Yes, sir? Oh, and then here. Yes.
QUESTION: Hi, I'm Steve Buffone. I'm a partner in the Gibson Dunn law firm. I'm the founder of the Bob Gallucci Fan Club. I should note that I'm also the only dues-paying member of that fan club at this point. But just a quick question. I wanted to ask you with, I think, the third anniversary of the Fukushima accident and incident, were those of you who are involved in this area and these issues as surprised as I was, as someone who doesn't know -- or didn't realize just how inadequate the safeguards were at that plant, in terms of both protection from the tsunami, backup generation, and those sort of things.
And has that served hopefully as a rallying cry, motivational point for -- on the civilian side, obviously, or around the world for making sure that other plants are far more secure than that one was?
SHERWOOD-RANDALL: Thank you, Steven. Happy St. Patrick's Day. Your green tie is shining through here in the Sit Room.
Yes and yes, essentially. Yes, with a country as advanced as Japan, the catastrophe was surprising. And, yes, it has motivated everybody to try to learn lessons from what happened in Japan and how we need to act to ensure that in a future natural disaster, much less manmade disaster, we have what is required to reduce the damage and enable us to respond effectively. We have done that work internally and domestically. And, of course, it also stimulates international work.
GALLUCCI: Yes, sir?
QUESTION: Jeff Laurenti. I wonder if you could explore with us a bit what the interactions are between this more informal Nuclear Security Summit process on the one hand and, as Dean Gallucci had said, the IAEA, the formal institutions of the international system for nuclear control and the Nuclear Non-Proliferation Treaty regime. Are the agencies a kind of checkpoint or monitoring point or, forgive the phrase, enforcement assistance mechanism? And in the case of the NPT, where we're going to have another review conference next year, do you get into this process, backing up questions of the faltering commitment on that promised Middle East nuclear-free zone, negotiating conference that the last NPT conference had solemnly affirmed?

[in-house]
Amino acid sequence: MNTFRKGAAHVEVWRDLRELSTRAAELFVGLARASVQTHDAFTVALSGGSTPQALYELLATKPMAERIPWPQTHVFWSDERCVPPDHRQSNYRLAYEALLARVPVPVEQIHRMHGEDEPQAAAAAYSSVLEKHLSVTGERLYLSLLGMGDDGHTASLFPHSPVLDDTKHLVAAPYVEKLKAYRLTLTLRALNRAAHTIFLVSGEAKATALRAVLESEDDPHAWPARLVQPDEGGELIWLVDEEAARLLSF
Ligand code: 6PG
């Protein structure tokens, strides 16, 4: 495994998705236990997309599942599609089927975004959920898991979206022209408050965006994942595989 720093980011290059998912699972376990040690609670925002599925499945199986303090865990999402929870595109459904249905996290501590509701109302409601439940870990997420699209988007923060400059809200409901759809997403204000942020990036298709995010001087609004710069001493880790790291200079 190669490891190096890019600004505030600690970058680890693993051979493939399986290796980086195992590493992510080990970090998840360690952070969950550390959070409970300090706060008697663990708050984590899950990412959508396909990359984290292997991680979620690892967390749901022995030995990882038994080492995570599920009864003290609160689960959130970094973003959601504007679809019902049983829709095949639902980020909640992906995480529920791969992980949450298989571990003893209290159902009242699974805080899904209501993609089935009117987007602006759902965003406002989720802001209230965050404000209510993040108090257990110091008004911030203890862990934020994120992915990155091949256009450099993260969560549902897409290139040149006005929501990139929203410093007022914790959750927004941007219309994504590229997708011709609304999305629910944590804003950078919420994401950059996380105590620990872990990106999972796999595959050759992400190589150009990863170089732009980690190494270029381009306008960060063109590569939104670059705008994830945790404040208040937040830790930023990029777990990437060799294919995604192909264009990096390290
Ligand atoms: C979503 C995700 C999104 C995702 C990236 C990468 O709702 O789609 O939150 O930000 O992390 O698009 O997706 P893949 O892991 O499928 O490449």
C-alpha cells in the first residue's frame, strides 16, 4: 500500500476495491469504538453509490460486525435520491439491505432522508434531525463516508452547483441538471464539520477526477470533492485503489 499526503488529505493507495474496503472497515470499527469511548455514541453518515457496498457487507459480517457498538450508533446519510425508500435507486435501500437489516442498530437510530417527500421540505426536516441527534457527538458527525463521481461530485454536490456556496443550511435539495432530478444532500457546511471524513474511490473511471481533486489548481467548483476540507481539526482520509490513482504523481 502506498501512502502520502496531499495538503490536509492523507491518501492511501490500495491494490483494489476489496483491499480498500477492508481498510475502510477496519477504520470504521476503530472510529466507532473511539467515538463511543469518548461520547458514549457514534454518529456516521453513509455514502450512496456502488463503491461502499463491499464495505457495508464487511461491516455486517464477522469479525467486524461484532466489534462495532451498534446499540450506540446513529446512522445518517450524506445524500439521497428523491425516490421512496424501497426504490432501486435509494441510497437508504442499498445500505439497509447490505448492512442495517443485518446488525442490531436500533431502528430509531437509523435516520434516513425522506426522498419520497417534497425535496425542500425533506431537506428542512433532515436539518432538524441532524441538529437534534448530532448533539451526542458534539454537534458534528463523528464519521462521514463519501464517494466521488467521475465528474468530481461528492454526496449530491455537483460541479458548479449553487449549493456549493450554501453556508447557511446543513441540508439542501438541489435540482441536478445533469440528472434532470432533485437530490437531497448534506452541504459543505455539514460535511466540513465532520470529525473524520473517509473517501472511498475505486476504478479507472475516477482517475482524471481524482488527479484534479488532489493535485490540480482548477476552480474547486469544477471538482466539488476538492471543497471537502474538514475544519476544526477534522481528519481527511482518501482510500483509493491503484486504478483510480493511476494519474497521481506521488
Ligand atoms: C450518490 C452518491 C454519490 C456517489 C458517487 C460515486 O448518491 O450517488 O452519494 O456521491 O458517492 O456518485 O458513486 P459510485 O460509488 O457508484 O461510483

SHERWOOD-RANDALL: Thanks, Jeff. I would say that the international institutions, and in particular the IAEA, are very important partners in this process. And Director General Amano sits at the table with leaders. And we view this and have emphasized consistently that our goal ultimately is to strengthen institutions, but institutions are only as strong as we, the nations that belong to them, make them. And so what this requires for the IAEA is that the countries that are most committed to this agenda put more resources, human and material, into the IAEA in order to ensure that it can perform this role, which will grow. In our view, it should grow, that is, the nuclear security mission has to become something that the IAEA does more of, and that means that the countries that care about the mission are going to have to support it in doing it.
So the relationship that we have with other institutions, Interpol is involved in this, for example, the U.N., clearly, WINS, I mentioned, the World Institute for Nuclear Security, which also includes industry. They're very important partners in getting this job done, and the more we strengthen them, the more we can anticipate a time when we don't need to convene leaders every two years to drive progress and to create that peer pressure that I mentioned.